Leaving their land meant that they were leaving the place where God dwelled among them. The Temple that Solomon built in Jerusalem was not just a beautiful place where they attended weekly services. It was much more. God’s presence settled on the Ark of the Covenant inside the Holy of Holies, the inner sanctuary of the Temple. So the Temple was truly God’s “house” to the people of Israel and Judah. The Temple was a place of safety and refuge. It was a place of redemption, a place of mercy, a place where they communed with God and received revelations from Him. Not only were they being separated from the place where God dwelled, but their enemies were about to destroy it. The place that held God’s presence was going to be obliterated.
And why was all this happening? God was finally meeting out the punishment He had promised them over hundreds of years for their idolatry and repeated unfaithfulness to Him. This was the consequence for their rebellion, for their desire to turn to other gods. God was taking them out of the land He had promised their ancestors, leading them to the foreign land of Babylon, and allowing Nebuchadnezzar to destroy His “house.” Their hearts were far from God and He had reached His breaking point with them.
But, even in the midst of carrying out their punishment, God offers them hope. In verse 16 He tells Ezekiel to tell those being exiled, “Yet I shall be a little sanctuary for them.” God may have been moving His people away from their land. He may have allowed his “house” to be destroyed. But He wasn’t removing His presence from them. God Himself would be their sanctuary.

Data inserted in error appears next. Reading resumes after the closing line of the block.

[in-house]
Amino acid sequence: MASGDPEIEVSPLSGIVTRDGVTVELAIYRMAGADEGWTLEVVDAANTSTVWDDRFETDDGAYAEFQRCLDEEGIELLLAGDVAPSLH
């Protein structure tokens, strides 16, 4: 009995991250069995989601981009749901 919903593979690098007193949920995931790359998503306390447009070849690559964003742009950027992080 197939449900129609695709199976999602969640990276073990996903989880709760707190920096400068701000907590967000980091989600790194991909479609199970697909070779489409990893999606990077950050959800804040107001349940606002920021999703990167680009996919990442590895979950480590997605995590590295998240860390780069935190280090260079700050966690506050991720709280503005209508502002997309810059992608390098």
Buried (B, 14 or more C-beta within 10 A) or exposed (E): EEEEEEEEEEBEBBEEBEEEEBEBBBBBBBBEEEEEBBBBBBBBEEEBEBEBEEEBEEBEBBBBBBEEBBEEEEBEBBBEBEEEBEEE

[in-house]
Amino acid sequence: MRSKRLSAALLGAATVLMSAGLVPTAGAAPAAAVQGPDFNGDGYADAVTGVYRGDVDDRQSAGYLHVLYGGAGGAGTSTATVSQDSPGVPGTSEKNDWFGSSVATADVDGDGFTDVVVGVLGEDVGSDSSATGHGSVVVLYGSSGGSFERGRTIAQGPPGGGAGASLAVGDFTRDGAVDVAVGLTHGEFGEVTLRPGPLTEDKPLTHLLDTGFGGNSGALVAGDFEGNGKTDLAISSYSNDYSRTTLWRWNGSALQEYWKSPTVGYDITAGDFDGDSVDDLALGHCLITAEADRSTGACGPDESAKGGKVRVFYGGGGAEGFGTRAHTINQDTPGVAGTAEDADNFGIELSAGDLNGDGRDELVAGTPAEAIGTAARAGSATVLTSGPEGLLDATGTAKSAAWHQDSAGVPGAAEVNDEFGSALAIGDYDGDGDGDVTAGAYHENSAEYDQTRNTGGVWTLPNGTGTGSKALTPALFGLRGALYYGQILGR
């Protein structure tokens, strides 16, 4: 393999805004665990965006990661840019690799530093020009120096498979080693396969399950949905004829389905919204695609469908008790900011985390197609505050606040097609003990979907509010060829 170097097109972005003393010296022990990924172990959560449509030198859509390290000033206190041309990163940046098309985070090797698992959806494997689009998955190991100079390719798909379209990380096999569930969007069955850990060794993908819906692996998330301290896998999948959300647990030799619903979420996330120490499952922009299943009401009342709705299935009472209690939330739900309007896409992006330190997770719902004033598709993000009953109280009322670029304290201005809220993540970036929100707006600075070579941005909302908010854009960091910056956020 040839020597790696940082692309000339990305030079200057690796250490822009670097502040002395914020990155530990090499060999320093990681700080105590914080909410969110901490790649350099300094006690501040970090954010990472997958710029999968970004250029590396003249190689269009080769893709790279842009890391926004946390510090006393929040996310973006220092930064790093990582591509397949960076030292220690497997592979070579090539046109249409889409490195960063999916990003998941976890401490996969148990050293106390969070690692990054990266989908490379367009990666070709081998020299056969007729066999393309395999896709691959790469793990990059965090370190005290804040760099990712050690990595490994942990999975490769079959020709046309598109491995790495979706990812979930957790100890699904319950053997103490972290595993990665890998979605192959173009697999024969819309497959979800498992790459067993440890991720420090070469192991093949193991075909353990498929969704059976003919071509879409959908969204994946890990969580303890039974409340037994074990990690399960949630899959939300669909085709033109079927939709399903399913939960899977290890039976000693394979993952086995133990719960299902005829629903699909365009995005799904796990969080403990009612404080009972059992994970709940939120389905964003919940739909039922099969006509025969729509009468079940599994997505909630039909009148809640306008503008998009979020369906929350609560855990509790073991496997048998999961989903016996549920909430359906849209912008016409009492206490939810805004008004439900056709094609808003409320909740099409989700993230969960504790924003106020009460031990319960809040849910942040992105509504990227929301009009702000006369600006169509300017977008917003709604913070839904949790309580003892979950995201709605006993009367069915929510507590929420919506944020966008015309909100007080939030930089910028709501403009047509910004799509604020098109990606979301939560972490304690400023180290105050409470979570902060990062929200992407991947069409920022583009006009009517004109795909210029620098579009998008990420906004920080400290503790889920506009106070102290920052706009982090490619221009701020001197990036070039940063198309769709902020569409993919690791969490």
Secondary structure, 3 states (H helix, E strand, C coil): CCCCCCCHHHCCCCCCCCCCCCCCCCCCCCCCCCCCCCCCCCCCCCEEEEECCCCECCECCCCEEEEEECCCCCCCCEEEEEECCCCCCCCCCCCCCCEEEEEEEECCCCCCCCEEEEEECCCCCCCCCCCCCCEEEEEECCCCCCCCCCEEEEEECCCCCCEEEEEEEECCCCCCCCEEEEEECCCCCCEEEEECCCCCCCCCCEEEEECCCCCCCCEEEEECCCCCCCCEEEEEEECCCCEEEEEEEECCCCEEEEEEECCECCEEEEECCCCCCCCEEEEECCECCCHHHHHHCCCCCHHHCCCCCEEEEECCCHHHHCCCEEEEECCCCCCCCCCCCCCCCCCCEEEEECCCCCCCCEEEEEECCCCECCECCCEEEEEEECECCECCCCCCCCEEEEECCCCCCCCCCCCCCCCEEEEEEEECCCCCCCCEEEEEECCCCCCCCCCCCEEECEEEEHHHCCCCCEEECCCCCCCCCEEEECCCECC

The exile to Babylon wasn’t just punishment for the sake of punishment. God was stripping away every idol that they had learned to cling to, even some that had entered their own religious practices. Ezekiel was shown in a vision (Ezekiel 8) that there was idolatry occurring even inside the Temple. If they would not turn to Him, He would then remove them from the environment of idols that they had created for themselves. His purpose in doing so was that they would turn to Him as their sanctuary. He was where they would find mercy and redemption. He was where they could worship Him, meet with Him and commune with Him. In Him they would find their sanctuary.
What leapt off the page to me as I read this was the pursuit of God’s love for His people. He stops at nothing, even allow His own “house” to be destroyed to turn our hearts towards Him. He wants us, our whole hearts to be stayed on Him. It’s what He has always and will always want from the people He has created. God indeed had shown me the emptiness of my bad habits and how I had been turning to “things” for my comfort. He reminded me in these verses that He could meet me in the midst of my seeking other things, pull me out of those pursuits and offer Himself as my sanctuary. There was emptiness in the “things” I was pursuing, but He alone is the Source of all comfort. He wanted to be my “little sanctuary.”